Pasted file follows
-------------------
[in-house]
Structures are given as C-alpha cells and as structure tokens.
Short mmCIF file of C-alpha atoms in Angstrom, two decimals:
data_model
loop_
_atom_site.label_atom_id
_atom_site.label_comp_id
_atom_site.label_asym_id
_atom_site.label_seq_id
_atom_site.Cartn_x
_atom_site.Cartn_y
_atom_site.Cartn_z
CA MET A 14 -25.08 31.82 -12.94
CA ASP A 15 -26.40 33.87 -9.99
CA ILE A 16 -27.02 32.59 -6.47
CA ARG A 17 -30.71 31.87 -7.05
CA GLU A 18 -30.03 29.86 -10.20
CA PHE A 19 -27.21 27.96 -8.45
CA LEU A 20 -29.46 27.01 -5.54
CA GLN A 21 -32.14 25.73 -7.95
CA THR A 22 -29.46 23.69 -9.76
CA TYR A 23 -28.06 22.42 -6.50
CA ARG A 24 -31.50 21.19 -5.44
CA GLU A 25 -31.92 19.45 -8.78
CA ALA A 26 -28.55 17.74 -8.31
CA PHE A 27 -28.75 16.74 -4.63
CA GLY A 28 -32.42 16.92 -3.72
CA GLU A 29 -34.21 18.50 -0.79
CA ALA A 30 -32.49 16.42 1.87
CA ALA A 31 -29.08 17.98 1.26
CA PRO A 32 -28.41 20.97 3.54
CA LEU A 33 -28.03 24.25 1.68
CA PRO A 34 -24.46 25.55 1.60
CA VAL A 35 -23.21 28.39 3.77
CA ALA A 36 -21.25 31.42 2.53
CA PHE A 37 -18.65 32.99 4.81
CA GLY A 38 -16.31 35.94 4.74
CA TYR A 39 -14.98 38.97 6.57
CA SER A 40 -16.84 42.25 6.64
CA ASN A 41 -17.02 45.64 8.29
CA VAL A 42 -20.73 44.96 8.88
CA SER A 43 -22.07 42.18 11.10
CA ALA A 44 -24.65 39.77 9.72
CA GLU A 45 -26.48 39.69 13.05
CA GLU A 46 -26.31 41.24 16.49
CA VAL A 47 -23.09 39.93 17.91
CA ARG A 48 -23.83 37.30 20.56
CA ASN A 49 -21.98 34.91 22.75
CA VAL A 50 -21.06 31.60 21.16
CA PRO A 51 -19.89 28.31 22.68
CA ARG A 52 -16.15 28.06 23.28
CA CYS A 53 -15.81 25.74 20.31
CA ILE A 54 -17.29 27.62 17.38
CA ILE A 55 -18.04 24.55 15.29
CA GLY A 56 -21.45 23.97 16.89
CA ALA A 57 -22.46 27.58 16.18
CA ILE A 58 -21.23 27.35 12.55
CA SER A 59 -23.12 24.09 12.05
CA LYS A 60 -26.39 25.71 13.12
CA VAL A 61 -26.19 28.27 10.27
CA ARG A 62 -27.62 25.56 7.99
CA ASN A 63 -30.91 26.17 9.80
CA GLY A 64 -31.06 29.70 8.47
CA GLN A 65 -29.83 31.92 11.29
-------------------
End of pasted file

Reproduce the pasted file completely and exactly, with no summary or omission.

[in-house]
Structures are given as C-alpha cells and as structure tokens.
Short mmCIF file of C-alpha atoms in Angstrom, two decimals:
data_model
loop_
_atom_site.label_atom_id
_atom_site.label_comp_id
_atom_site.label_asym_id
_atom_site.label_seq_id
_atom_site.Cartn_x
_atom_site.Cartn_y
_atom_site.Cartn_z
CA MET A 14 -25.08 31.82 -12.94
CA ASP A 15 -26.40 33.87 -9.99
CA ILE A 16 -27.02 32.59 -6.47
CA ARG A 17 -30.71 31.87 -7.05
CA GLU A 18 -30.03 29.86 -10.20
CA PHE A 19 -27.21 27.96 -8.45
CA LEU A 20 -29.46 27.01 -5.54
CA GLN A 21 -32.14 25.73 -7.95
CA THR A 22 -29.46 23.69 -9.76
CA TYR A 23 -28.06 22.42 -6.50
CA ARG A 24 -31.50 21.19 -5.44
CA GLU A 25 -31.92 19.45 -8.78
CA ALA A 26 -28.55 17.74 -8.31
CA PHE A 27 -28.75 16.74 -4.63
CA GLY A 28 -32.42 16.92 -3.72
CA GLU A 29 -34.21 18.50 -0.79
CA ALA A 30 -32.49 16.42 1.87
CA ALA A 31 -29.08 17.98 1.26
CA PRO A 32 -28.41 20.97 3.54
CA LEU A 33 -28.03 24.25 1.68
CA PRO A 34 -24.46 25.55 1.60
CA VAL A 35 -23.21 28.39 3.77
CA ALA A 36 -21.25 31.42 2.53
CA PHE A 37 -18.65 32.99 4.81
CA GLY A 38 -16.31 35.94 4.74
CA TYR A 39 -14.98 38.97 6.57
CA SER A 40 -16.84 42.25 6.64
CA ASN A 41 -17.02 45.64 8.29
CA VAL A 42 -20.73 44.96 8.88
CA SER A 43 -22.07 42.18 11.10
CA ALA A 44 -24.65 39.77 9.72
CA GLU A 45 -26.48 39.69 13.05
CA GLU A 46 -26.31 41.24 16.49
CA VAL A 47 -23.09 39.93 17.91
CA ARG A 48 -23.83 37.30 20.56
CA ASN A 49 -21.98 34.91 22.75
CA VAL A 50 -21.06 31.60 21.16
CA PRO A 51 -19.89 28.31 22.68
CA ARG A 52 -16.15 28.06 23.28
CA CYS A 53 -15.81 25.74 20.31
CA ILE A 54 -17.29 27.62 17.38
CA ILE A 55 -18.04 24.55 15.29
CA GLY A 56 -21.45 23.97 16.89
CA ALA A 57 -22.46 27.58 16.18
CA ILE A 58 -21.23 27.35 12.55
CA SER A 59 -23.12 24.09 12.05
CA LYS A 60 -26.39 25.71 13.12
CA VAL A 61 -26.19 28.27 10.27
CA ARG A 62 -27.62 25.56 7.99
CA ASN A 63 -30.91 26.17 9.80
CA GLY A 64 -31.06 29.70 8.47
CA GLN A 65 -29.83 31.92 11.29